With growing economic and technological strength, China has become an important space player, attracting more and more European countries to work with it in probing the universe.
In 2005, China's two space science satellites joined with the satellites of the European Space Agency to complete the world's first joint, synchronous six-point exploration of the earth's space. It was the first science satellite cooperation between China and Europe.
One of the detectors on China's Dark Matter Particle Explorer, launched in 2015, was jointly developed by scientists from China, Switzerland and Italy. China's space lab Tiangong-2, launched in 2016, carries a gamma ray polarization detector developed by scientists from China, Switzerland and Poland.
"China has always held an open attitude in space exploration and cooperation. We have signed more than 100 such cooperation agreements with more than 30 countries and over 10 international organizations," said Wu Yanhua, deputy head of the CNSA.
The coming years will see closer space cooperation between China and European countries. China's Chang'e-4 lunar probe, set to be launched in December this year and expected to become the first probe to soft-land on the far side of the moon, will carry detectors from Germany and Sweden. A Sino-European joint mission, the Solar wind Magnetosphere Ionosphere Link Explorer, will be launched in 2021.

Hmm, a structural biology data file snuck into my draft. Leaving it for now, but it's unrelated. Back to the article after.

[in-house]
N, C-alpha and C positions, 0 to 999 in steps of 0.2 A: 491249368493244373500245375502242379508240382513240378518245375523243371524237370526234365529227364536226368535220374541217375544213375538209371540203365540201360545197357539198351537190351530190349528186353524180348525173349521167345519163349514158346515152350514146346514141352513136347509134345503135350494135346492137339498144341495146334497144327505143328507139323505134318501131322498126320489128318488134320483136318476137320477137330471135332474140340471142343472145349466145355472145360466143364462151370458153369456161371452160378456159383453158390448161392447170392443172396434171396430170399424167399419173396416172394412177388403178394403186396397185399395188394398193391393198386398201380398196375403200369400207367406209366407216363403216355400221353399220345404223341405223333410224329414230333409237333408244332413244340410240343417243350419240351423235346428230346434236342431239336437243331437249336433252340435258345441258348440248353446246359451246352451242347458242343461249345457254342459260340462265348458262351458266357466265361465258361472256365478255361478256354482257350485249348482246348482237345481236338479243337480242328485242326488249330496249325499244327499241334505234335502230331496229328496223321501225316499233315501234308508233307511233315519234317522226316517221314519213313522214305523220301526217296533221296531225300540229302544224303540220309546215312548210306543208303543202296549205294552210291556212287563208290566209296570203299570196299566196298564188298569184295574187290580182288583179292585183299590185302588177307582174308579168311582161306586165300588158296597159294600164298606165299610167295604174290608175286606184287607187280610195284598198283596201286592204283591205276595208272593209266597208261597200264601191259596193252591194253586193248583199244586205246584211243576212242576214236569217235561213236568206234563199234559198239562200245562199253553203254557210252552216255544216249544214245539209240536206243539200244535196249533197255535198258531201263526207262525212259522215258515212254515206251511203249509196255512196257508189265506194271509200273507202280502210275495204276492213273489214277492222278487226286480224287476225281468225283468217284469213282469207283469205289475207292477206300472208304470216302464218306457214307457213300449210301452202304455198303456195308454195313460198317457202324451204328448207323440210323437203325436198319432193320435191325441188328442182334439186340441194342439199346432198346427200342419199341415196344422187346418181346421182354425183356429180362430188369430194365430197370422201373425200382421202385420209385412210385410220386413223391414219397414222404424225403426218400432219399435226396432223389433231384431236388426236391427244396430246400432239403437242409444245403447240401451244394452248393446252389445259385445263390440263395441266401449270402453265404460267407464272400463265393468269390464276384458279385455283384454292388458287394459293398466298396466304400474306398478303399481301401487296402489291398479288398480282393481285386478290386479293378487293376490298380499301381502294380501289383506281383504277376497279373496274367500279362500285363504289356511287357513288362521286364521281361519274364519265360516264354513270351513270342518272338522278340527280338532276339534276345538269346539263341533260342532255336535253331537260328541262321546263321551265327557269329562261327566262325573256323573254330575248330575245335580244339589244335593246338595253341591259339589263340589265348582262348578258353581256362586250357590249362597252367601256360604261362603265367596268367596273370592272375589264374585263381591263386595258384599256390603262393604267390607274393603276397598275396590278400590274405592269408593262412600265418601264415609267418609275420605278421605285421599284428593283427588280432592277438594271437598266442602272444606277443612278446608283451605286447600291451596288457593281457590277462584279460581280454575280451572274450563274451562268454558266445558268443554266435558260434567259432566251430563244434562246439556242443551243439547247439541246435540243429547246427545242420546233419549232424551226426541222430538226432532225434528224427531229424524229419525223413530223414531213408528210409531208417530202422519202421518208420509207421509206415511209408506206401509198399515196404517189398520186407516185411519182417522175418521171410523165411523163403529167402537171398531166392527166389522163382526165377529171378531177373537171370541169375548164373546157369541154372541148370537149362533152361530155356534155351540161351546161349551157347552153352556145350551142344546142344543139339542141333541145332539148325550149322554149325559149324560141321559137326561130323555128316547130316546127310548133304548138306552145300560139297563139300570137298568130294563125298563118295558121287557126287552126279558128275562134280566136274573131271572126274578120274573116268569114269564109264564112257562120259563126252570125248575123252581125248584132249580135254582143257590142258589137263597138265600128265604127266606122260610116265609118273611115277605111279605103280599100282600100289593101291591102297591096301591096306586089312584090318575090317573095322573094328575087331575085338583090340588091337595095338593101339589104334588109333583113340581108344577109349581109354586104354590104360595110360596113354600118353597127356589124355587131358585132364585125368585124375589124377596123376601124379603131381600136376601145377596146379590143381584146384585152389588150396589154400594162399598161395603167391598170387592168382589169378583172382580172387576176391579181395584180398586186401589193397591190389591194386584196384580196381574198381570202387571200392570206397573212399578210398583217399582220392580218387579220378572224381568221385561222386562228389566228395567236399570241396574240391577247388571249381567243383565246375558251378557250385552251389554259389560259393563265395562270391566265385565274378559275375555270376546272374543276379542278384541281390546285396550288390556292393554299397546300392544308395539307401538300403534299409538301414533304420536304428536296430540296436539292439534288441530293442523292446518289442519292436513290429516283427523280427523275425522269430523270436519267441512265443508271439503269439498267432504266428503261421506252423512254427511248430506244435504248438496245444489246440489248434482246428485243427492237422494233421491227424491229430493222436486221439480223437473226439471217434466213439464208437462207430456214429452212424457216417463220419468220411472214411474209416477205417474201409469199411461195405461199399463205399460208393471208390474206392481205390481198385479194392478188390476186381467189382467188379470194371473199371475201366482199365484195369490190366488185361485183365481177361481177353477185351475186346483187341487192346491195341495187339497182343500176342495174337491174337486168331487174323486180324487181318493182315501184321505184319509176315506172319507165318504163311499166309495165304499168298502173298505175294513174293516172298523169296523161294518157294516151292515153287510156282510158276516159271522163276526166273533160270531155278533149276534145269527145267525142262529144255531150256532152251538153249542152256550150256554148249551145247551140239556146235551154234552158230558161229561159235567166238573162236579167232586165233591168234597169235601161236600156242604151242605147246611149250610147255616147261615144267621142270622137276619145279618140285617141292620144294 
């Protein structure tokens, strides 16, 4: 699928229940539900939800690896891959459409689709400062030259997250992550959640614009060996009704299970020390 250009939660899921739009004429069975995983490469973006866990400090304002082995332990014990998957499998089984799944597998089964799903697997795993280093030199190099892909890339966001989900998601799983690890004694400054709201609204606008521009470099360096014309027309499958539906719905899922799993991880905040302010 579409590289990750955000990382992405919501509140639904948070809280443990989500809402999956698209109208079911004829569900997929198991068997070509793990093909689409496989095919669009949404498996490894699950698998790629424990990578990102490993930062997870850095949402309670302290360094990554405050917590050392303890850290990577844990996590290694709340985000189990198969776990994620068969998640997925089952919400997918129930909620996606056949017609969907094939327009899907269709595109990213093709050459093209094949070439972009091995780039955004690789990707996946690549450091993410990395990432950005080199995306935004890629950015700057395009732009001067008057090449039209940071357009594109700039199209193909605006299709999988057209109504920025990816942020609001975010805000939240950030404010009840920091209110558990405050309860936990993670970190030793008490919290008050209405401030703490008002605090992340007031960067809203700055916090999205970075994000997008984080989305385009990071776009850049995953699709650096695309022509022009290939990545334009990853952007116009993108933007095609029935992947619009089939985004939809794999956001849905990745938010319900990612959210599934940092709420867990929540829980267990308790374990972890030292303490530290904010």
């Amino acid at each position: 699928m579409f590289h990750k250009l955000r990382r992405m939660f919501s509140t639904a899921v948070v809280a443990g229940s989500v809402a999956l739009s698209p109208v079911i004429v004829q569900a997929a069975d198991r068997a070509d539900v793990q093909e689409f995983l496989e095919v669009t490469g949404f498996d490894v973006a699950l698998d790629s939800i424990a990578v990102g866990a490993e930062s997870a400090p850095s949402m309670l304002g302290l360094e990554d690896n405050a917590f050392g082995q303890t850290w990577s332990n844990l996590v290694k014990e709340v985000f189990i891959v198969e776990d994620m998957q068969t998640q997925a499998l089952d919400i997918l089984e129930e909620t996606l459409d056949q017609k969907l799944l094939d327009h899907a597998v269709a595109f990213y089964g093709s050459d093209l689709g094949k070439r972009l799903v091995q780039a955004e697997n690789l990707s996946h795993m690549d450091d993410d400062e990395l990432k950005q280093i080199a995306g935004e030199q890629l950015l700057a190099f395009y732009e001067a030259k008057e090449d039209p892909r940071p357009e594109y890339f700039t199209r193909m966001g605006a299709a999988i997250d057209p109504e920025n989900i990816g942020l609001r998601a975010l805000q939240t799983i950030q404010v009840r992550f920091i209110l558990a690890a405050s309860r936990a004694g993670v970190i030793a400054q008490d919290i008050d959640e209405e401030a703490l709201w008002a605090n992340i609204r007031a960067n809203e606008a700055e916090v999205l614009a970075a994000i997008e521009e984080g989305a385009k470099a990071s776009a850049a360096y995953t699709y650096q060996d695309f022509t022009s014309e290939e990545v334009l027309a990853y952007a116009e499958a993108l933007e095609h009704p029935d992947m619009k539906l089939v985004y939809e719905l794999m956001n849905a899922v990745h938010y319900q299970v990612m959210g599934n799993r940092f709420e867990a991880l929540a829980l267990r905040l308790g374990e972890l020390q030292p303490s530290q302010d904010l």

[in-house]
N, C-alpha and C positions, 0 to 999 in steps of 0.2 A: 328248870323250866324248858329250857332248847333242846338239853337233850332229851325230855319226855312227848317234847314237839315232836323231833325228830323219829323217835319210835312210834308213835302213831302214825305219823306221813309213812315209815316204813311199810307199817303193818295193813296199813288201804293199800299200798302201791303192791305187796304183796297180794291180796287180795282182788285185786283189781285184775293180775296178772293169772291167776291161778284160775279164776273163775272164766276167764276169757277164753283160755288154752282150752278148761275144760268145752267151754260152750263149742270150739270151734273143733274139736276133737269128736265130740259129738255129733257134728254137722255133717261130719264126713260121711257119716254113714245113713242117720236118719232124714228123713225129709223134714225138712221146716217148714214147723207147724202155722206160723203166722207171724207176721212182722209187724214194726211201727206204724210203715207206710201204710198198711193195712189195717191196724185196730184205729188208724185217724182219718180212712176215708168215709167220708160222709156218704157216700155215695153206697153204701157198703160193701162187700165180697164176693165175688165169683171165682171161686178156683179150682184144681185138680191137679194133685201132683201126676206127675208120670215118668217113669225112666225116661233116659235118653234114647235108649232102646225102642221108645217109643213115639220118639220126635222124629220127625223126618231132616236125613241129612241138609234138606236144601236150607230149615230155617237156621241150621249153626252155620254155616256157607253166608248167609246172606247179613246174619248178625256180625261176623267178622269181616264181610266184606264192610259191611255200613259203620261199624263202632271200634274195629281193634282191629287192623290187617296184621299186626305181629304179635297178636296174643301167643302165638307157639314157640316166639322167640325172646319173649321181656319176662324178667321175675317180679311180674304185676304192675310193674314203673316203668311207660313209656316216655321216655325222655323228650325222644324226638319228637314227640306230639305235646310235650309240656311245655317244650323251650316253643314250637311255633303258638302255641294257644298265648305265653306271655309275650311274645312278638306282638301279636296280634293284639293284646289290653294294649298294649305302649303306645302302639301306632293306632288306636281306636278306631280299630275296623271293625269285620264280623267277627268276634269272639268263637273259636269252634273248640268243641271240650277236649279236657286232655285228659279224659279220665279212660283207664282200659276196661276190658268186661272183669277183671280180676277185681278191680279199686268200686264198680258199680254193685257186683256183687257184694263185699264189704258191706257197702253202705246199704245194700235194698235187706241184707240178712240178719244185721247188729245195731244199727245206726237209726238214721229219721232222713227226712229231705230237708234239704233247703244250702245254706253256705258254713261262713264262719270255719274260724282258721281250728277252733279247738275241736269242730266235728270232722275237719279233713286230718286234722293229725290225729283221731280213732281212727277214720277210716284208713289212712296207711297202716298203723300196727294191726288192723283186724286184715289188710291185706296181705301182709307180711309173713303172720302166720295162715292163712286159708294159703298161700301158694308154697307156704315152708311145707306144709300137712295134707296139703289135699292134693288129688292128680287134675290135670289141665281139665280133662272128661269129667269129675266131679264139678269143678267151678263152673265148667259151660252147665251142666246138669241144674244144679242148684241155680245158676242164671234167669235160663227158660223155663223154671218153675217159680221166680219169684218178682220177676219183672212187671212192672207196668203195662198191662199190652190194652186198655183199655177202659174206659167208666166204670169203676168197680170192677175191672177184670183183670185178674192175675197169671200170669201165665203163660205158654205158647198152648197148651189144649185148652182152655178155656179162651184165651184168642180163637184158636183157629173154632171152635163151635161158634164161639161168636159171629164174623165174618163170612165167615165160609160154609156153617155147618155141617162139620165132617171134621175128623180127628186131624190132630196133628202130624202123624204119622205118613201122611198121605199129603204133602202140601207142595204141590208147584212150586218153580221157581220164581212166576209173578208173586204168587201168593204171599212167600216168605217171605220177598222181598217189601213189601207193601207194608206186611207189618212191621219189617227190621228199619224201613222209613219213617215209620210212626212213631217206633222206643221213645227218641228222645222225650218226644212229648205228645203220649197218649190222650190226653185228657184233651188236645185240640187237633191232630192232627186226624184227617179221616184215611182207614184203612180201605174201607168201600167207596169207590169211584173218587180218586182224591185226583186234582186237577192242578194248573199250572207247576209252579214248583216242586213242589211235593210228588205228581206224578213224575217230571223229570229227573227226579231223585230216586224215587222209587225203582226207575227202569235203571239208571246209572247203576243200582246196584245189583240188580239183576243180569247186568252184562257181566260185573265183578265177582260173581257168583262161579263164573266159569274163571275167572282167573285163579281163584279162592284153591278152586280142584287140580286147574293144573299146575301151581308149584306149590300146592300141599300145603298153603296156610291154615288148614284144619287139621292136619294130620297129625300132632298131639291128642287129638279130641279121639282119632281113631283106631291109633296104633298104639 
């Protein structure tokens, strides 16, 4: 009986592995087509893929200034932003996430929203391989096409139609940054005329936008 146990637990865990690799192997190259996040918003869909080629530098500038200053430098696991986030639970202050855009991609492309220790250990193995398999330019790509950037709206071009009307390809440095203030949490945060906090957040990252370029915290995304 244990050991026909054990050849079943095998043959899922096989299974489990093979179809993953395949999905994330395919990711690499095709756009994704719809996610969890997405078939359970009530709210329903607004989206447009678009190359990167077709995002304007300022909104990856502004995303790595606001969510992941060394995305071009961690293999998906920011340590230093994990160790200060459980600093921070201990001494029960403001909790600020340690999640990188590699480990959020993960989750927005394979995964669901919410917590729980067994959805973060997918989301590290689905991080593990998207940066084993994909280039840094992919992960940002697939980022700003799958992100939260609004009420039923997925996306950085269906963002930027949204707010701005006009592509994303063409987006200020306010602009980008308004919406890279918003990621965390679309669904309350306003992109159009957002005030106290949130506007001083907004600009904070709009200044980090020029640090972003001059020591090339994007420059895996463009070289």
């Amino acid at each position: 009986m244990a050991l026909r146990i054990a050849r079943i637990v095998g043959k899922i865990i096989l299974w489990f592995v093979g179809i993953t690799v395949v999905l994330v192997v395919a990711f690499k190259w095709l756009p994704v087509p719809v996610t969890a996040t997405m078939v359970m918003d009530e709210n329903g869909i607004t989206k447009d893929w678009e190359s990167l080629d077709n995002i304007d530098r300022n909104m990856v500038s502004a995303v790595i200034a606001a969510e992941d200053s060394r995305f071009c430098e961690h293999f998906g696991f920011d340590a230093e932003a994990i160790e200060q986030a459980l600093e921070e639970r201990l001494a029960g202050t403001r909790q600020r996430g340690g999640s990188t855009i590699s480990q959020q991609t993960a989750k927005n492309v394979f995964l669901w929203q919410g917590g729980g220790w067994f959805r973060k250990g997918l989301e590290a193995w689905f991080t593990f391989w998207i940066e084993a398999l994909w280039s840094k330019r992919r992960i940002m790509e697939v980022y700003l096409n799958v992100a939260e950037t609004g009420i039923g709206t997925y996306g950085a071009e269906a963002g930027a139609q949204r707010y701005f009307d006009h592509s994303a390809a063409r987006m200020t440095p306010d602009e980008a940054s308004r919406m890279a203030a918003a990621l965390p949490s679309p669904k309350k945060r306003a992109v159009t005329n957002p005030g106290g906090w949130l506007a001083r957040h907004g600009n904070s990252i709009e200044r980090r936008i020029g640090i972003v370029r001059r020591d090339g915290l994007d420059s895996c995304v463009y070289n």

China is also inviting all member states of the United Nations to cooperate in and jointly utilize its future space station, which is expected to be built around 2022.
The Long March-2C rocket also sent into space seven miniaturized satellites, including a science and education satellite developed by Belarus and six home-made scientific experiment satellites. Monday's launch was the 289th of the Long March rocket series.
(Zhang Quan & Hu Zhe also contributed to this story.)